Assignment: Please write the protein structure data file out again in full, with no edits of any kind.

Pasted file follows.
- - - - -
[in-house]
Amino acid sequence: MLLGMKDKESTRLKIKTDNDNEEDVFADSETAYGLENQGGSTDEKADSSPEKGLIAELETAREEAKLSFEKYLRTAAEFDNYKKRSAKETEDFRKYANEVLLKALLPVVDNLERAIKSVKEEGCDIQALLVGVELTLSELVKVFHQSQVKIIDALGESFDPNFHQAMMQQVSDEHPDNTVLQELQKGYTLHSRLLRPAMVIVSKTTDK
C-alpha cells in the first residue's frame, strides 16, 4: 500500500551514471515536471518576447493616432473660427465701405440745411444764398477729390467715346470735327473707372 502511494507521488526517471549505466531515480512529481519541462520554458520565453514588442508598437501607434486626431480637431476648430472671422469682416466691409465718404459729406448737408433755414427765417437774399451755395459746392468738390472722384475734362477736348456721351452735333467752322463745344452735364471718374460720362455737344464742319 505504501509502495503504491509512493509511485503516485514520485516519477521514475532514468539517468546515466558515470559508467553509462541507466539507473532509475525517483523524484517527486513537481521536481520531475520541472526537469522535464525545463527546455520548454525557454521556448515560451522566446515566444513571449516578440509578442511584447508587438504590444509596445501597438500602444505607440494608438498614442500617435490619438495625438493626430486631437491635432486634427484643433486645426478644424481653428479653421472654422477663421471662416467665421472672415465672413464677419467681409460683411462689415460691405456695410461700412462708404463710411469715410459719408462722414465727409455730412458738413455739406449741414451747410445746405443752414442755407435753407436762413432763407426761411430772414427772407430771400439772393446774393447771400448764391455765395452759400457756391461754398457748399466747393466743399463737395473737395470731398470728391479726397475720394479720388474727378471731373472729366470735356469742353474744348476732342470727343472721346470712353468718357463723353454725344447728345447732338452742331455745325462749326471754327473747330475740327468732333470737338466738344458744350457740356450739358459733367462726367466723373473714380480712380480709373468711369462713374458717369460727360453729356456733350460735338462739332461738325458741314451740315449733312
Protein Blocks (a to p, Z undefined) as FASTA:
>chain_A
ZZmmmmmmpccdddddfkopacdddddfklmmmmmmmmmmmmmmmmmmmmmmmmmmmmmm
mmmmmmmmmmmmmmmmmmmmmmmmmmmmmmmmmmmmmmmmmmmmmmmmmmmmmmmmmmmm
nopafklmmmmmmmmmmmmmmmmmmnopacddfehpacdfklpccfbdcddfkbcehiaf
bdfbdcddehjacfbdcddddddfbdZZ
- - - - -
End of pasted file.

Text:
[in-house]
Amino acid sequence: MLLGMKDKESTRLKIKTDNDNEEDVFADSETAYGLENQGGSTDEKADSSPEKGLIAELETAREEAKLSFEKYLRTAAEFDNYKKRSAKETEDFRKYANEVLLKALLPVVDNLERAIKSVKEEGCDIQALLVGVELTLSELVKVFHQSQVKIIDALGESFDPNFHQAMMQQVSDEHPDNTVLQELQKGYTLHSRLLRPAMVIVSKTTDK
C-alpha cells in the first residue's frame, strides 16, 4: 500500500551514471515536471518576447493616432473660427465701405440745411444764398477729390467715346470735327473707372 502511494507521488526517471549505466531515480512529481519541462520554458520565453514588442508598437501607434486626431480637431476648430472671422469682416466691409465718404459729406448737408433755414427765417437774399451755395459746392468738390472722384475734362477736348456721351452735333467752322463745344452735364471718374460720362455737344464742319 505504501509502495503504491509512493509511485503516485514520485516519477521514475532514468539517468546515466558515470559508467553509462541507466539507473532509475525517483523524484517527486513537481521536481520531475520541472526537469522535464525545463527546455520548454525557454521556448515560451522566446515566444513571449516578440509578442511584447508587438504590444509596445501597438500602444505607440494608438498614442500617435490619438495625438493626430486631437491635432486634427484643433486645426478644424481653428479653421472654422477663421471662416467665421472672415465672413464677419467681409460683411462689415460691405456695410461700412462708404463710411469715410459719408462722414465727409455730412458738413455739406449741414451747410445746405443752414442755407435753407436762413432763407426761411430772414427772407430771400439772393446774393447771400448764391455765395452759400457756391461754398457748399466747393466743399463737395473737395470731398470728391479726397475720394479720388474727378471731373472729366470735356469742353474744348476732342470727343472721346470712353468718357463723353454725344447728345447732338452742331455745325462749326471754327473747330475740327468732333470737338466738344458744350457740356450739358459733367462726367466723373473714380480712380480709373468711369462713374458717369460727360453729356456733350460735338462739332461738325458741314451740315449733312
Protein Blocks (a to p, Z undefined) as FASTA:
>chain_A
ZZmmmmmmpccdddddfkopacdddddfklmmmmmmmmmmmmmmmmmmmmmmmmmmmmmm
mmmmmmmmmmmmmmmmmmmmmmmmmmmmmmmmmmmmmmmmmmmmmmmmmmmmmmmmmmmm
nopafklmmmmmmmmmmmmmmmmmmnopacddfehpacdfklpccfbdcddfkbcehiaf
bdfbdcddehjacfbdcddddddfbdZZ